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New Service: Trauma-Sensitive Yoga. What Is It? Why Are You Offering Yoga at a Therapist's Office!?


 Hi Everyone! Long time, no blog. I wanted to provide an update about a new service that I'm offering: trauma-sensitive yoga. This past year, I've been up to lots of things, but my focus has primarily been on obtaining my yoga teacher certification. Why, you ask? What business does a therapist have offering yoga classes to the public? Well, lots of reasons.

 First and foremost, have you seen the research out there about yoga and mental health? It's pretty compelling. In his book The Body Keeps the Score, Bessel Van der Kolk talks about how trauma has real physical effects on our bodies. Folks with trauma disorders or anxiety disorders are more likely to suffer from chronic pain, autoimmune disorders, insomnia, fatigue, unexplained headaches, stomach aches, and chest pain, and a general feeling of disconnection from their bodies. Heart rate variability (HRV), the tiny fluctuations between our heartbeats, is also affected by trauma. When our autonomic nervous system (the part of our nervous system that slows us down and helps us feel relaxed) is well balanced, we have a reasonable ability to manage our emotions when faced with a stressor. But when our autonomic nervous system is out of whack due to trauma or anxiety, our HRV also becomes out of whack, leading to poorer ability to bounce back from stressful situations. What's all this got to do with yoga, you ask? Yoga helps improve our HRV, and in turn, heal our nervous systems (p.
286). 

Yoga offers an amazing opportunity to help trauma-survivors, people with anxiety, and those in recovery, to address the physical effects of these concerns and reconnect to their bodies. Most of us know yoga as a physical practice, or asana in Sanskrit. However, this is only a very small portion of what yoga is. Yoga also involves breath work, or pranayama, and meditation. This focus on breathing and meditation helps us to activate our parasympathetic nervous systems as we move our bodies throughout the practice. We create small amounts of stress in our bodies, and then breathe through it, staying present in the discomfort. This helps increase our distress tolerance, and strengthen our nervous systems. It's sort of like a workout for your nervous system.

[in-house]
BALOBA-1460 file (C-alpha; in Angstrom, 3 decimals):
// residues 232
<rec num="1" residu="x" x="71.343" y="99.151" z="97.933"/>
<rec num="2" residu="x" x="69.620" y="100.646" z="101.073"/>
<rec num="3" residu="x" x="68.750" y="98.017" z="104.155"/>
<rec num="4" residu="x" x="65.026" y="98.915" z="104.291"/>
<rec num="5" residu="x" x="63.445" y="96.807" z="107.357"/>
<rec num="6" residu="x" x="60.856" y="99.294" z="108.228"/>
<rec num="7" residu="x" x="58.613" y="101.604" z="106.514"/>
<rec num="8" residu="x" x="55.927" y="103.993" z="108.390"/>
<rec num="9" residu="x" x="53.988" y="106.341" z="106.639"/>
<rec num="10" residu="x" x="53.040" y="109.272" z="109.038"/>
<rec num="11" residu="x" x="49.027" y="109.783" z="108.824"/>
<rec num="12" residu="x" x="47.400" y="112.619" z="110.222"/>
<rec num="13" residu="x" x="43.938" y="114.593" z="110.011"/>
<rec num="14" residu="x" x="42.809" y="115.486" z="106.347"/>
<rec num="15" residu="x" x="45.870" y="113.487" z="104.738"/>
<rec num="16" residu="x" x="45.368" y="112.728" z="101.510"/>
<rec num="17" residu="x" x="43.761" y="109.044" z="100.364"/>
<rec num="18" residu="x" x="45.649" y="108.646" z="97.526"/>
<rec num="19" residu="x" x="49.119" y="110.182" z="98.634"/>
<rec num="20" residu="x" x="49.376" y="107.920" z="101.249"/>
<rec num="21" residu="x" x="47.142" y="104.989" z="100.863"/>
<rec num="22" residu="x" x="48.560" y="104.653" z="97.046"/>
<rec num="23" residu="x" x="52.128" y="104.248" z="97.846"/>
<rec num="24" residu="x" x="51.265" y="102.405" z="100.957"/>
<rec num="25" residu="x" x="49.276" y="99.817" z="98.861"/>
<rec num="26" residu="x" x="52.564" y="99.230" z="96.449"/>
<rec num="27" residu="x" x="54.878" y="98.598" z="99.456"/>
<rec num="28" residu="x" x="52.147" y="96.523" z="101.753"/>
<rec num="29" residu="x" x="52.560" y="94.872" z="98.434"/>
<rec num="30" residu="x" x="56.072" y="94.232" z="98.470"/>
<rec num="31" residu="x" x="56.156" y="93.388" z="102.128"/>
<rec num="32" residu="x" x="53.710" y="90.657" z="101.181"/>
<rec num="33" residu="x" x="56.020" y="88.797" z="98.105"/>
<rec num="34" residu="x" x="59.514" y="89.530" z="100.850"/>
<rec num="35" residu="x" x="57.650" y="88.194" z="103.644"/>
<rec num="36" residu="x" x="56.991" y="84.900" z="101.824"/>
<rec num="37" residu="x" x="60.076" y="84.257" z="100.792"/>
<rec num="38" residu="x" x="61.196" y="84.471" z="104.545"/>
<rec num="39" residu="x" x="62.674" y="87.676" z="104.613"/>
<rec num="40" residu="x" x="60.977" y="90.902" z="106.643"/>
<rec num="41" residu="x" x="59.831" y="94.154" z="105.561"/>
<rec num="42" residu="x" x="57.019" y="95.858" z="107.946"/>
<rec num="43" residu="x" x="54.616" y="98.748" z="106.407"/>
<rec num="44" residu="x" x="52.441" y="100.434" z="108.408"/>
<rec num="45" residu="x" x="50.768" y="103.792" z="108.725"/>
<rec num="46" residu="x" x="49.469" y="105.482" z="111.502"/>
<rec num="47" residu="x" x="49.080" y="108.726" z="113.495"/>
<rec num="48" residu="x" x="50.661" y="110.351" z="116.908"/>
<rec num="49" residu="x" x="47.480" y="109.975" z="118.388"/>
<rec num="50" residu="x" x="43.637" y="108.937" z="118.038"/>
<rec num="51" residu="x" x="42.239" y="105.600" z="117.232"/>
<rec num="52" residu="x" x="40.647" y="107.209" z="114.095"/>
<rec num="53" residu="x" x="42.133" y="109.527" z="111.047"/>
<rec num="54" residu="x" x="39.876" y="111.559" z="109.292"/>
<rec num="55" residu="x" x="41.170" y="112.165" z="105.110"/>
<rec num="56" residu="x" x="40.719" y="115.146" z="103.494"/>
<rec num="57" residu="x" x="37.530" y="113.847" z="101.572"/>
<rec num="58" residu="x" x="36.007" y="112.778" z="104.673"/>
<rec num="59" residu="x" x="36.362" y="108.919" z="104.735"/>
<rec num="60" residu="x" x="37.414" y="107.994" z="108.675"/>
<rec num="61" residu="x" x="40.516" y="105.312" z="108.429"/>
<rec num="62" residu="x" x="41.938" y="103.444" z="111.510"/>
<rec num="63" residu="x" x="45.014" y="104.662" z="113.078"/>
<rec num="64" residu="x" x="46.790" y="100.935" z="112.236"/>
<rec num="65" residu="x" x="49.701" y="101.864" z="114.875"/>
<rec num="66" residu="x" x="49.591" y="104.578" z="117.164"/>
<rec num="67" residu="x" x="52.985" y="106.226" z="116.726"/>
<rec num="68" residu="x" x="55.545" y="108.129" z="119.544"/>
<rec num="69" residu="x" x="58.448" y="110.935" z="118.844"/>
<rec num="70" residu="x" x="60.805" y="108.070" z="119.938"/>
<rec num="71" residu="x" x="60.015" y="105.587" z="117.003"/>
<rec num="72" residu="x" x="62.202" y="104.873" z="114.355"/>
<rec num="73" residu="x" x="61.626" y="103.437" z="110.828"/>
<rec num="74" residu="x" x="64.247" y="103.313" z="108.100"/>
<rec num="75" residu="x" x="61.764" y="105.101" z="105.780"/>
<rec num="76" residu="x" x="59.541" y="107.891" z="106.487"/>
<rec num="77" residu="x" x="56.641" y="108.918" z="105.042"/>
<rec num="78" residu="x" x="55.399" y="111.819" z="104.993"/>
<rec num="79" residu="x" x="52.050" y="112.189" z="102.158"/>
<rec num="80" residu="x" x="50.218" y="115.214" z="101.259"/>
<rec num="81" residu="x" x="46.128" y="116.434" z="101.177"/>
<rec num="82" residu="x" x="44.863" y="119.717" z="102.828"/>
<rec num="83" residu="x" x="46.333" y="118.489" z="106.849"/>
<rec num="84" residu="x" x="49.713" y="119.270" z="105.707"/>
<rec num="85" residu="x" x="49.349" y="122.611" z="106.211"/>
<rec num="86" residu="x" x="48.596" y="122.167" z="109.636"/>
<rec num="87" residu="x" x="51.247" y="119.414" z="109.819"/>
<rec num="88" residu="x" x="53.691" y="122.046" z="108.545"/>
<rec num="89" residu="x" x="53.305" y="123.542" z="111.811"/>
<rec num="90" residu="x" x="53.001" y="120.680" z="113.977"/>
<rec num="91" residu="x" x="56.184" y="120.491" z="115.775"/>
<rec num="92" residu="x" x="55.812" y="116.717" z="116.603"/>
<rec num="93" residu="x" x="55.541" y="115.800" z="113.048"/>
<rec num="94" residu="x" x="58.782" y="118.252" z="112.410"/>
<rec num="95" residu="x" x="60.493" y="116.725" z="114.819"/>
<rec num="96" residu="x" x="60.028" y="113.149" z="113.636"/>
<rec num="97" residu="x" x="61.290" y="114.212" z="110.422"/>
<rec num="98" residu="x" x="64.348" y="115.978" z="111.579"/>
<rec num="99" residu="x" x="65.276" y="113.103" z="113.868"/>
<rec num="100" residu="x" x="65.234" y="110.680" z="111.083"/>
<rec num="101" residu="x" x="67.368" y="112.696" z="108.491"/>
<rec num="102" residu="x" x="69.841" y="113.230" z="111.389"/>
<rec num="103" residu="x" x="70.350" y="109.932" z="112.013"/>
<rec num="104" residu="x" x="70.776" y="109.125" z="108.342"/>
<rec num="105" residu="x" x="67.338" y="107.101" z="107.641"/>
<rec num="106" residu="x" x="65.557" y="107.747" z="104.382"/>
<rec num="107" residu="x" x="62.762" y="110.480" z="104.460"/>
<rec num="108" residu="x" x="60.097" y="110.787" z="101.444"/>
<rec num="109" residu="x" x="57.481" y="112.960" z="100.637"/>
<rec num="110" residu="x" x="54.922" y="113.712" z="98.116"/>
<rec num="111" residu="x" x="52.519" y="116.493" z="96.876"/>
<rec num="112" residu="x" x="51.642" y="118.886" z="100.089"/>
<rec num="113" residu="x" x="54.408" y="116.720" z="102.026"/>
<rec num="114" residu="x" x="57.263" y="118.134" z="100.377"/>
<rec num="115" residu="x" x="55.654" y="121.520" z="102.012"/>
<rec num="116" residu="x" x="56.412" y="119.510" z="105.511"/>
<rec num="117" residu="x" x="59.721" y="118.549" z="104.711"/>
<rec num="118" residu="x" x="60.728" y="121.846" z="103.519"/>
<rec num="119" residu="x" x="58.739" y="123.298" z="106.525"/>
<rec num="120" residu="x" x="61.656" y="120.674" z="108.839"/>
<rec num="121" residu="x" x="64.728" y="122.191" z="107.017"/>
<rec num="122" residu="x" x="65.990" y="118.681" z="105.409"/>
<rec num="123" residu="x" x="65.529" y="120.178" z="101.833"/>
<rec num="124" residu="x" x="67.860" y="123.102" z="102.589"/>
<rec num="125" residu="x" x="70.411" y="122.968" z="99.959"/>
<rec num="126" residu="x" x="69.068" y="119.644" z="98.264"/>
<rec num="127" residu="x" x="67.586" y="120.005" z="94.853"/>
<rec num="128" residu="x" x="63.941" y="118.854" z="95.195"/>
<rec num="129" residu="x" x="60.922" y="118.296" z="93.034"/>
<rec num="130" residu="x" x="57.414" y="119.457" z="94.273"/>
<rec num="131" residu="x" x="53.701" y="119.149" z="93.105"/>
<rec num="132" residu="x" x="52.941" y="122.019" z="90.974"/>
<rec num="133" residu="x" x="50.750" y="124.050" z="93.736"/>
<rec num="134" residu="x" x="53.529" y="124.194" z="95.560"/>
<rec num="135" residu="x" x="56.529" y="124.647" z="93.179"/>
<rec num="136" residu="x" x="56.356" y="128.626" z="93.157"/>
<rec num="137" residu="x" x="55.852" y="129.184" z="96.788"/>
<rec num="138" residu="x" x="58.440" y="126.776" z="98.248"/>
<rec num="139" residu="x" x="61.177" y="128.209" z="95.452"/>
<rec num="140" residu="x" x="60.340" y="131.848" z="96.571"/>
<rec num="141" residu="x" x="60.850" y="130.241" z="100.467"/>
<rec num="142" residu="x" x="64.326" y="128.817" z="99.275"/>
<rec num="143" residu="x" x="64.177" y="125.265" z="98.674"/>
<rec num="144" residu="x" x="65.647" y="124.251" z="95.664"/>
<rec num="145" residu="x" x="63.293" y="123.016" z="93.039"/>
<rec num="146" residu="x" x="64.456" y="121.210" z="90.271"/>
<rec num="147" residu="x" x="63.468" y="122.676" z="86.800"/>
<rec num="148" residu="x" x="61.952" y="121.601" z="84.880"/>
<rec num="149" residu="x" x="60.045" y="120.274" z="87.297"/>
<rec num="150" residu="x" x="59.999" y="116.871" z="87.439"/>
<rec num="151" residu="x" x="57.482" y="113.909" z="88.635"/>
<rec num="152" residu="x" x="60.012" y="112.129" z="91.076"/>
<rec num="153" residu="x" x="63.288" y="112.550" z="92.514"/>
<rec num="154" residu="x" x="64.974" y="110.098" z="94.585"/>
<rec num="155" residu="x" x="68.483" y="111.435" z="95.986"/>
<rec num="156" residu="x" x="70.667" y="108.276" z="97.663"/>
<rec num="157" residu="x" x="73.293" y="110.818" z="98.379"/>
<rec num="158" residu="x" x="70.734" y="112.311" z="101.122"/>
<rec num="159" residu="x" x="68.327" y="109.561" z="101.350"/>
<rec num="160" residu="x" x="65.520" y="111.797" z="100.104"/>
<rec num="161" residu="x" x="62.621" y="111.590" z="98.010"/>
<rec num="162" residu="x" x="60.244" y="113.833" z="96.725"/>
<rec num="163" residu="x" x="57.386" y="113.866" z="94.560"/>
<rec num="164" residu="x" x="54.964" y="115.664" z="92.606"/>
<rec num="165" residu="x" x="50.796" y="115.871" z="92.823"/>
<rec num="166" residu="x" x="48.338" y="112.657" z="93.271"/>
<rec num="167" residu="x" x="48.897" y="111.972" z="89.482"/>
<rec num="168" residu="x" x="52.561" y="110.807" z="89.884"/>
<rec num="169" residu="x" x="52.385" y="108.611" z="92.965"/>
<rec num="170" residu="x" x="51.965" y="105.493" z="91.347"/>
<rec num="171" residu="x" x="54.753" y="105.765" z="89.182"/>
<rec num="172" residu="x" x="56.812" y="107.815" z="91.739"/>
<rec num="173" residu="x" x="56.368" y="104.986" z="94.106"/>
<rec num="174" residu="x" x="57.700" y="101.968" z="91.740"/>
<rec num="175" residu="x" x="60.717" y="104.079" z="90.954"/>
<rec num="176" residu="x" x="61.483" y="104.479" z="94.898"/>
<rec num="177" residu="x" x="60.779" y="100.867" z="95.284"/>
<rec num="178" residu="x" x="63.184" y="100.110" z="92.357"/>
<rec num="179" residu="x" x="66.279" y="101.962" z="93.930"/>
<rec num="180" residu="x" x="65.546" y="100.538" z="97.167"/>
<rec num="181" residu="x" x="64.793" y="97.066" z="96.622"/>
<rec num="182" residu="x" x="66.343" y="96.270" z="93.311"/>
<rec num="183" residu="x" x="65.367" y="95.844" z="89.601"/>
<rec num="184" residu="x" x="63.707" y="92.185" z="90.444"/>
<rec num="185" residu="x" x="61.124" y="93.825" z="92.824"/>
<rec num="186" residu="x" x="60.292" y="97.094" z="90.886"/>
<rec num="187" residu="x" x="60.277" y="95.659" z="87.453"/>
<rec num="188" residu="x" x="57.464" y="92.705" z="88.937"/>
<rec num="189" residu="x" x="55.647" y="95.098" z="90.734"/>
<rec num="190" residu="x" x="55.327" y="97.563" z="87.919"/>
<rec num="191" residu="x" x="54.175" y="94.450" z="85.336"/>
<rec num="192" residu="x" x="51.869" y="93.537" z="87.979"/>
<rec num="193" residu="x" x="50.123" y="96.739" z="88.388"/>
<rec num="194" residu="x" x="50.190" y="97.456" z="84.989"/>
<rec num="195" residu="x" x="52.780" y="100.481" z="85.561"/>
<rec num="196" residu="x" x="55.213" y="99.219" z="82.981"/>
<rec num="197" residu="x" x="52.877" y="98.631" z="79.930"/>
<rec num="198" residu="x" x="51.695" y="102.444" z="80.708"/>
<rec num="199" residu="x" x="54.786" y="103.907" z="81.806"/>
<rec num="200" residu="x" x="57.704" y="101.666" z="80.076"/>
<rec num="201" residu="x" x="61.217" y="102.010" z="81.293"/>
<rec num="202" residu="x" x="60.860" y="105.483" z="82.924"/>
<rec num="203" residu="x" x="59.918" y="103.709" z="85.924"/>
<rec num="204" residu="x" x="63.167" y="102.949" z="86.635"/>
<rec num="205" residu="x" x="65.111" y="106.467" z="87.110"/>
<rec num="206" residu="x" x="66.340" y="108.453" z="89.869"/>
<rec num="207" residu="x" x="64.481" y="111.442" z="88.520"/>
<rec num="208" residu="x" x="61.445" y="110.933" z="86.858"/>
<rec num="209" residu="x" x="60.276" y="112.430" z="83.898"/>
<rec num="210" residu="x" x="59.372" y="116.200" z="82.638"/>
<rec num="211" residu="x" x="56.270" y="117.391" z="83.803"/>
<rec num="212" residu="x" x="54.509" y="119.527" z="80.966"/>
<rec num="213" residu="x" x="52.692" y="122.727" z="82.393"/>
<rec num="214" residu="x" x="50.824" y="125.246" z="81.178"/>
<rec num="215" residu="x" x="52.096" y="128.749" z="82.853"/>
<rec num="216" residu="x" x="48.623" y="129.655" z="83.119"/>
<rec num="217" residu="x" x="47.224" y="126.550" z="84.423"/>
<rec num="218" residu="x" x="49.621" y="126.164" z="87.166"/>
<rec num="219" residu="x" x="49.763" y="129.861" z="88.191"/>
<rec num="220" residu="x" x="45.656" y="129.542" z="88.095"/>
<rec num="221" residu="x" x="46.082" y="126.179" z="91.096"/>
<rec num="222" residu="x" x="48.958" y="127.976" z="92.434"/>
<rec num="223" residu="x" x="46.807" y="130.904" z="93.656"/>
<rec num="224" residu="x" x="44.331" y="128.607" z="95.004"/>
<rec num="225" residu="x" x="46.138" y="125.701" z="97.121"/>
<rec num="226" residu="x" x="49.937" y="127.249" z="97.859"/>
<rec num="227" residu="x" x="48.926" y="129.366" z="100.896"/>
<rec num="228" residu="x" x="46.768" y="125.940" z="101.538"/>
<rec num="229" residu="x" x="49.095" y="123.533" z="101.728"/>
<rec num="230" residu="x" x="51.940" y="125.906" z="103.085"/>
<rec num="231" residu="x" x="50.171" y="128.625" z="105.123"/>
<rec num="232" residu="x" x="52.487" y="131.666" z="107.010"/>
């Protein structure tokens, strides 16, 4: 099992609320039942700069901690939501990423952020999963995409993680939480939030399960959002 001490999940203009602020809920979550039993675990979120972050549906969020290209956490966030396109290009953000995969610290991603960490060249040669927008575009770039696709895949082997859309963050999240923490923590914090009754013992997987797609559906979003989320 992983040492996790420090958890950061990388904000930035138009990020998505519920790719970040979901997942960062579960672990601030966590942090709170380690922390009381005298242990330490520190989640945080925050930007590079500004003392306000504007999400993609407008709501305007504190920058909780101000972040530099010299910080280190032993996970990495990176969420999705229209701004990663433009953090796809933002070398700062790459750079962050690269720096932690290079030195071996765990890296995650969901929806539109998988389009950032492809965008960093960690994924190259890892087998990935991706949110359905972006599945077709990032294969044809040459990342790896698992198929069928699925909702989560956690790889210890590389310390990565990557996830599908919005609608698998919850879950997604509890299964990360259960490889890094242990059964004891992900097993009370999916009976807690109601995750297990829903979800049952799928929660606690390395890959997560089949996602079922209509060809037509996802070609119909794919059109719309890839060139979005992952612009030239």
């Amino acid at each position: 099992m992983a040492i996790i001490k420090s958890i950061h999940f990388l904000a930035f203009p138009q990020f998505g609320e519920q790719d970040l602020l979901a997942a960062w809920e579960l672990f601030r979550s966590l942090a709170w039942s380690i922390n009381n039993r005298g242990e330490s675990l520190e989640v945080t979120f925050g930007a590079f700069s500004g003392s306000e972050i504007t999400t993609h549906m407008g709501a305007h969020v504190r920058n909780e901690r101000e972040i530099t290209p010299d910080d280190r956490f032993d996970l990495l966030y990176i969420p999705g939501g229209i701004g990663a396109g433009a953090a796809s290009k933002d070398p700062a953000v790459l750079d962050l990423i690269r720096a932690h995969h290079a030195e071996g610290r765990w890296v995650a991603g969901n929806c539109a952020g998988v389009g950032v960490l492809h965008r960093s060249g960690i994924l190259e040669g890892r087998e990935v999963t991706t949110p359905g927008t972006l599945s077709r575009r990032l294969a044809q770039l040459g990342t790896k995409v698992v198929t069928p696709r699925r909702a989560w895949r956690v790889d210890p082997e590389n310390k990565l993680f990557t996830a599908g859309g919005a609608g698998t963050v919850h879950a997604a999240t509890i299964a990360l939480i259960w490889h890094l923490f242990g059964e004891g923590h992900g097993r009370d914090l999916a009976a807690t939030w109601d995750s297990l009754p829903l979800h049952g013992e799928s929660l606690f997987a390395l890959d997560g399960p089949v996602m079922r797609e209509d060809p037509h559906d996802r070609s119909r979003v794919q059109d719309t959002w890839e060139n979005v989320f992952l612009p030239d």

On the topic of nervous systems, we can't talk about the physical effects of trauma without talking at least a little bit about the vagus nerve. The vagus nerve is this really long nerve that runs down our torso from our brain stem. It's responsible for communicating any signs of threats to our brain. It's sort of like a watchdog for our nervous system. When we practice yoga, we "tone" the vagus nerve, improving it's ability to switch between the sympathetic nervous system (the part that goes, "hey, this is really dangerous, let's switch into fight/flight/freeze mode) and our parasympathetic nervous system (the part that says, hey wait, we're not actually in danger, this is just a little uncomfortable. Let's breathe and get through it). Better vagal tone means better ability to regulate your emotions and recover from stressful situations. Yoga supports a healthy vagal tone. 

So, there you have it. This is what makes yoga a wonderful supplement to traditional treatment for trauma and anxiety. So what's trauma-sensitive yoga, then? What makes a yoga class trauma-sensitive? While any practice of yoga will provide these benefits, a trauma-sensitive yoga class has a focus on healing and the mental health benefits of yoga. A trauma-sensitive yoga teacher has knowledge of just how impactful trauma can be to the body, and how uncomfortable it can be to be in your body when you're experiencing the effects of such conditions. In a trauma-sensitive yoga class, things move at your pace. There's no pressure or focus on getting "the right pose" or obtaining any sort of flexibility or strength level. The focus is on just being present in your body, exploring sensations in your body, learning how to breathe through uncomfortable (but not painful) sensations, feeling safe in your body, and taking ownership of your body again. There's no physical hands-on assist given unless it's expressly consented to, and there's opportunity to process what you might be experiencing during class. It's a powerful practice to help rebuild the mind-body connection and create a healthier relationship with  your body. 

I hope this was a helpful explanation to how excited I am to be offering this service. If you'd like to try a trauma-sensitive yoga class with me, you can sign up here: https://renteriacounseling.com/yoga.html

LIVE STREAMING also available if you can't make it to the space. 

I'll also be offering a Yoga for Mental Health and Wellness workshop on November 17, 2022 at 5:30. 

Looking forward to sharing yoga with you all.

Namaste,

Kayla

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